I'm just going to raise the question because I know I'm not the only one who has thought about it since Saturday: Should Kyle Wright start against Oklahoma?
Look, I'm not trying to start a quarterback controversy. That's the God honest truth. God knows the last thing I want to ask Randy Shannon every week is 'Who You Starting this week, Coach?' But I've got to ask the question. Did Kirby Freeman play poorly enough in Saturday's 31-3 rout of Marshall for Shannon to give the starting job back to Kyle Wright this week? Shannon said last week that Freeman "gives his team the best opportunity to win." But after seeing Freeman on Saturday do you still agree with him? Freeman, who made his fifth career start, technically did what was asked of him. The Canes won and he made just one real mistake (one bad interception). But is this the guy who can lead Miami to a win in Norman?
As many of you in the on Eye on The U crew have pointed out, Freeman's 9 for 21 effort for 81 yards with 1 TD (a 1-yard pass) and 1 INT against Marshall wasn't exactly the kind of stuff you wanted to see against a team whose pass defense ranked 114th out of 119 last season. Granted, Freeman didn't get a lot of help from his receivers. Kayne Farquharson, Darnell Jenkins and Khalil Jones all dropped passes. But how much better would 12 for 21 for say 115 yards with 1 TD and 1 INT really be than what Freeman did accomplish? By my count, Freeman was 0-for-4 when attempting passes longer than 15 yards downfield. And of his nine completions, seven came in the first half (a few of which I'll point out were quick outlets to Lance Leggett. The kind of passes my coworker Susan Miller Degnan probably would have been able to complete too). Freeman was also just 2 for 8 in the second half with that real ugly INT.
Look, Shannon has said all along that all he wants his quarterback to do is get the ball in the hands of his playmakers and not lose games. And for most of this season, the Canes can probably get away with its usual winning formula -- a solid front seven and some ball control behind the legs of Graig Cooper and Javarris James. But after seeing what the Top-10 ranked Sooners did on Saturday (a 79-10 thrashing of North Texas), I think we can all agree that at least this game calls for someone who can do more than just manage an offense. As good and as improved UM's offensive line is, the Canes will see a much stiffer defensive challenge from the Sooners, who have the personnel to make sure James and Cooper don't escape as easily as they did against Marshall.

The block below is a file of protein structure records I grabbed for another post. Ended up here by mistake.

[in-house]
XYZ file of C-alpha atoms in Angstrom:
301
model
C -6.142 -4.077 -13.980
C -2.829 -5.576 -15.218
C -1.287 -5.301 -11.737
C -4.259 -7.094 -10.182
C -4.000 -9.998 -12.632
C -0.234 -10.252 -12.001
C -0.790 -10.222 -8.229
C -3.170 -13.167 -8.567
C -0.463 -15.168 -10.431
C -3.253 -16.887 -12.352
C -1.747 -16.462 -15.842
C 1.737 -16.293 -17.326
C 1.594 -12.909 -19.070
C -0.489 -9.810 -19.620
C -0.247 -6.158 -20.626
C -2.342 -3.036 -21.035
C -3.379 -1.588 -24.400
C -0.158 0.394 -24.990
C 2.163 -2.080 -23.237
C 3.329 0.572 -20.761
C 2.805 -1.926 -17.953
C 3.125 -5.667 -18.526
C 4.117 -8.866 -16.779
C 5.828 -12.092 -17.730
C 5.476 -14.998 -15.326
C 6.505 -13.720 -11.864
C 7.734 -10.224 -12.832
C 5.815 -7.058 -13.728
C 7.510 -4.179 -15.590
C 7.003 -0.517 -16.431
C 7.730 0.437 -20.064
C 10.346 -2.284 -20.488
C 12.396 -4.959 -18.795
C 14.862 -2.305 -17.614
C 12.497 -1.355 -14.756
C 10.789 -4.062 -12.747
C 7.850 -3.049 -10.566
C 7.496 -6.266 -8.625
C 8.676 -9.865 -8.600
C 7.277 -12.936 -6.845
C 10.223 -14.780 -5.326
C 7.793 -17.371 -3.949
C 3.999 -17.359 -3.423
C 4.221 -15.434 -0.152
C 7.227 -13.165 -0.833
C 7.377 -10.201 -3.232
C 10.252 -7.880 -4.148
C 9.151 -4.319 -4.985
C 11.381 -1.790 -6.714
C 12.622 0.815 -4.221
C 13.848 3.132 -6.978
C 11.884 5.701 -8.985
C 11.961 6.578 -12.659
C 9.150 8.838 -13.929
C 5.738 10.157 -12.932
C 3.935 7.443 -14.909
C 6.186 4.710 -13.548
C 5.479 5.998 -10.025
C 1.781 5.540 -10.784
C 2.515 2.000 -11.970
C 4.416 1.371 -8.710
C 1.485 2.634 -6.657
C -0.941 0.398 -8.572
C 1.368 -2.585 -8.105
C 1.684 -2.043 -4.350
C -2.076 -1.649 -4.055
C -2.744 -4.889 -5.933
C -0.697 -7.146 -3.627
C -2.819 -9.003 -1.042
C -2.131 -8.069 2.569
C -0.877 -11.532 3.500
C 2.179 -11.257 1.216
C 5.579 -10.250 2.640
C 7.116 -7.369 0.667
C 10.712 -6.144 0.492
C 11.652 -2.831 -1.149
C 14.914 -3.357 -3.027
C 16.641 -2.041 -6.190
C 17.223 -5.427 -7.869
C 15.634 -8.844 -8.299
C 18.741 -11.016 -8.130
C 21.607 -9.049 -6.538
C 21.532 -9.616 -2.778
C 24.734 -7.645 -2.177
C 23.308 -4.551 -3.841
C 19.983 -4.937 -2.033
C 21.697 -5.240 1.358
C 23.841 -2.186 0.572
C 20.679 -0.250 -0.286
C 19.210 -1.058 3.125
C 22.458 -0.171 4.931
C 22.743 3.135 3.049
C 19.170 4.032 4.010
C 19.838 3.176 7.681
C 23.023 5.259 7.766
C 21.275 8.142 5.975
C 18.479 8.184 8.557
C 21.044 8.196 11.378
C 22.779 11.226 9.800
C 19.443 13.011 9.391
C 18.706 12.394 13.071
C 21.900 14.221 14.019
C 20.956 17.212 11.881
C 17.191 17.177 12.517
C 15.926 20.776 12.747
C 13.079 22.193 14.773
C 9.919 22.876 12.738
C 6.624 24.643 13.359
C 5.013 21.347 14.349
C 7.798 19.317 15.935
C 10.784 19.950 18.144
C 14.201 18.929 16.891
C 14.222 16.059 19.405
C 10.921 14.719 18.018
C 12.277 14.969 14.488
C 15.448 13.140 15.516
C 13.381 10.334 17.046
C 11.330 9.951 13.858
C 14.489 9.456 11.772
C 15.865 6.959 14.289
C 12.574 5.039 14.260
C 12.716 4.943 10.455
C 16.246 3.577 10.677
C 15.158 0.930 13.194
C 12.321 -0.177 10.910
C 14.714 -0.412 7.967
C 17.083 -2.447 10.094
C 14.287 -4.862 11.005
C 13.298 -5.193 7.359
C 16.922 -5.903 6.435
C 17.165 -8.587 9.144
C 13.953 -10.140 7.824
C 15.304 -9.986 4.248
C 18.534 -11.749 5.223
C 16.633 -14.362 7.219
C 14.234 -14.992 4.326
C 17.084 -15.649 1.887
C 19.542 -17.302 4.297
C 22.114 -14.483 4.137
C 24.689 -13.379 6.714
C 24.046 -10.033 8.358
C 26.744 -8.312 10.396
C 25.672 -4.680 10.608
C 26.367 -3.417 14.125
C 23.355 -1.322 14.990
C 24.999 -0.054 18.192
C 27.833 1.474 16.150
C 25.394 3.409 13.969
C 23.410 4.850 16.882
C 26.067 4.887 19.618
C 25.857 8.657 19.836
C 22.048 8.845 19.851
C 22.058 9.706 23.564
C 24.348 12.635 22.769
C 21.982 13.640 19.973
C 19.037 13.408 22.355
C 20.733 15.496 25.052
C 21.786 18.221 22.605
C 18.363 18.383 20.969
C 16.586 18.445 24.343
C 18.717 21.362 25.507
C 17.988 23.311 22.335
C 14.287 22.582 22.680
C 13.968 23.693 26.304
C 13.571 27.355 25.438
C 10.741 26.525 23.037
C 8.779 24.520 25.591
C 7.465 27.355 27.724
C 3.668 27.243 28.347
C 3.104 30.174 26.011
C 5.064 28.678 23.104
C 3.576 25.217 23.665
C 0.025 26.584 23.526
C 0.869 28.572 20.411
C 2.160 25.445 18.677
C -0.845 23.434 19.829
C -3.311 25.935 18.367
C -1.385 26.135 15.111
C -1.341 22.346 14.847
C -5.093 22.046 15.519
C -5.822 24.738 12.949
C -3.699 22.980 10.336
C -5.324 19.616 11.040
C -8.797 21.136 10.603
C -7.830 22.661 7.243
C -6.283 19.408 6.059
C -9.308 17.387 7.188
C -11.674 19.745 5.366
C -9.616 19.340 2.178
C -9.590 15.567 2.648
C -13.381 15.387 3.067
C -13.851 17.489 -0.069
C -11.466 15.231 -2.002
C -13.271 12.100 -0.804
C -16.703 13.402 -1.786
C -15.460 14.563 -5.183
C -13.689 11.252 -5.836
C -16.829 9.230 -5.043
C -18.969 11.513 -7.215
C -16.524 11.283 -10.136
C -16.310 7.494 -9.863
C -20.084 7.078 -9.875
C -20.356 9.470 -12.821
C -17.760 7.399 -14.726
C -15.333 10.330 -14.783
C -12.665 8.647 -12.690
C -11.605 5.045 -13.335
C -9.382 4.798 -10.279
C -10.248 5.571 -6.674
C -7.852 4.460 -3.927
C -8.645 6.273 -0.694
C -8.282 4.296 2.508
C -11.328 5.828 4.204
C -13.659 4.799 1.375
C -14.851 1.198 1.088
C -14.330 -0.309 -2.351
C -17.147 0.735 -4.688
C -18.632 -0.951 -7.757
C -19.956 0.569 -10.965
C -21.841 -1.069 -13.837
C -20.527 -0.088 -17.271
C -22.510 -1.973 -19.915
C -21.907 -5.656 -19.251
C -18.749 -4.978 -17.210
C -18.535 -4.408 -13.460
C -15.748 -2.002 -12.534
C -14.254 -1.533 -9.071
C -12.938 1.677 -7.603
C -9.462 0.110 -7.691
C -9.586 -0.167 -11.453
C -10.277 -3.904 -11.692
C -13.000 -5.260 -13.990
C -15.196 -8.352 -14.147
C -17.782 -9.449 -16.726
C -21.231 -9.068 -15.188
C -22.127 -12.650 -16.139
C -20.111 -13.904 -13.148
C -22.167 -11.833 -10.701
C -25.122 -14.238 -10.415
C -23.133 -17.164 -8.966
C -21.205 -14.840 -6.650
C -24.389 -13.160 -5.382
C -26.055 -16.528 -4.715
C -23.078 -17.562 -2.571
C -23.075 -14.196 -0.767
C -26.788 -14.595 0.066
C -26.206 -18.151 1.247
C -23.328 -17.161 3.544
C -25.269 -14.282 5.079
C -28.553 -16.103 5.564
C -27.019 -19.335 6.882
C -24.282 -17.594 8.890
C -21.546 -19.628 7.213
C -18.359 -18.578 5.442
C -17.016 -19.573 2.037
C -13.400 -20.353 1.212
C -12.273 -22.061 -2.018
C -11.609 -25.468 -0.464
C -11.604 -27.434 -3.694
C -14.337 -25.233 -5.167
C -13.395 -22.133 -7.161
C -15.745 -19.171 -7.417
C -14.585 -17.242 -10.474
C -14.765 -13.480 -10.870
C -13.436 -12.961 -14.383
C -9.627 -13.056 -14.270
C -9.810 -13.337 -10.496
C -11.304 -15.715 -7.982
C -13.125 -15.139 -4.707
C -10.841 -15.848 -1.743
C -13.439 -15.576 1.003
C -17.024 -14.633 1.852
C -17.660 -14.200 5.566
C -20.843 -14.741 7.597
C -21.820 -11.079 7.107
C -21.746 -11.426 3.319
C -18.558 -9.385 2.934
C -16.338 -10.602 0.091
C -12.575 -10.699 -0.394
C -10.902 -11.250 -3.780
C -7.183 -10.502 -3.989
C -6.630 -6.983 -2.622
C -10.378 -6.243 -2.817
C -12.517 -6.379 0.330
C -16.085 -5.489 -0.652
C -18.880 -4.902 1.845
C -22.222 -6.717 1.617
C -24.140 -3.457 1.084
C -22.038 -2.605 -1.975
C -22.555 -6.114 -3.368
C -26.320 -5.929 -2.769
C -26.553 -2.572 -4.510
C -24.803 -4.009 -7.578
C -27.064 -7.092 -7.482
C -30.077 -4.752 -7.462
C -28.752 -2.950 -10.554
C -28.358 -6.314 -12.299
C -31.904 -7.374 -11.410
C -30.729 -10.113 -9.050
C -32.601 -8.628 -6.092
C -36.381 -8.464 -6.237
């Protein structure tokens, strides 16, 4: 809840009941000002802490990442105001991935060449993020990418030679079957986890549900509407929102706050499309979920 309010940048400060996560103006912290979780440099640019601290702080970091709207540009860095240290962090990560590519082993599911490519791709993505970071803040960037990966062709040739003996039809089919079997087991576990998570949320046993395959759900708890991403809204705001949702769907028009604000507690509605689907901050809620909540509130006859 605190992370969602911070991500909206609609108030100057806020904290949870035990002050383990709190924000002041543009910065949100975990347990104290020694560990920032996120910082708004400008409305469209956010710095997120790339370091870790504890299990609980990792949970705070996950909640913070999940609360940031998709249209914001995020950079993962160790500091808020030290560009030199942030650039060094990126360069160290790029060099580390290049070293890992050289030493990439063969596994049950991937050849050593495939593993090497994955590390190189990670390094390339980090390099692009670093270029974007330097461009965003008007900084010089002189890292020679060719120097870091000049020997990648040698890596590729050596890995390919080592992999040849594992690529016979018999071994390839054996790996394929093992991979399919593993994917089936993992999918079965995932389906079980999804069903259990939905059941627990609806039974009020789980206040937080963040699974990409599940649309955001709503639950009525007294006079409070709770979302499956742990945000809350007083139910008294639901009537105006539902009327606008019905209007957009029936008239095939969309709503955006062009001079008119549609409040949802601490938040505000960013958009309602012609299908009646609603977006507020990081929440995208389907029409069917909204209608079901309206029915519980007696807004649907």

Now, I know there is the thought out there that maybe Miami and new offensive coordinator Patrick Nix were holding back a little against Marshall. Maybe, they didn't want to show OU "the real passing game" Nix and Miami's coaches have said throughout camp has looked solid. But don't you think last Saturday would have been a good time to at least work on that passing game a little bit?
If we go with what's happened on Saturdays before, Wright is the better candidate. Freeman's career numbers (51.8 completion percentage, 10 TDs, 11 INTs) pale in comparison to Wright's (59.5 career passing percentage with 26 TDs and 17 INTs). Like I said, it's just a question, feel free to chime in.
LOCKER ROOM TALK: Every week I plan to give you a little nugget of something I collect in the postgame locker room in this portion of the blog. This week, it relates to Miami's offensive line, which impressed me most of any group in Saturday's game. I spoke with Reggie Youngblood, Jason Fox and John Rochford after the game, who all said they were pleased with coach Jeff Stoutland's rotation of lineman in the game. Youngblood told me he didn't mind coming in off the bench behind Chris Rutledge. Rochford told me he played most of the game before being spelled by A.J. Trump late in the second half and said his one muffed snap was just a rare case of "human error." To hear what they said, click on audio link.
GAME BALLS -- Offense: Normally, I'd give it to Graig Cooper and Javarris James, who combined for over 200 yards. But they'll get plenty as the year progresses. I'm giving it to the offensive line for picking up just one penalty and not giving up a sack. That -- playing an entire game without giving up a sack -- only happened twice last year (Houston and Virginia). Defense: Tavares Gooden. He led the team with nine tackles, returned an INT to the one-yard line and played his best game as a Cane in my mind. UM needs him to be a star this season at middle linebacker. Special teams: Kick Francesco Zampogna. Tough to give it to anybody else considering the rough day Matt Bosher had punting and the kickoff Daren Daly knocked out of bounds.
LIVE Q&A Tonight: Just a reminder for you guys to leave me some questions this afternoon. I'll be answering questions live from 8 to 9 p.m. at Canespace this week and will hopefully have Northwestern defensive tackle and UM recruit Marcus Forston available to answer some questions at some point. See you tonight.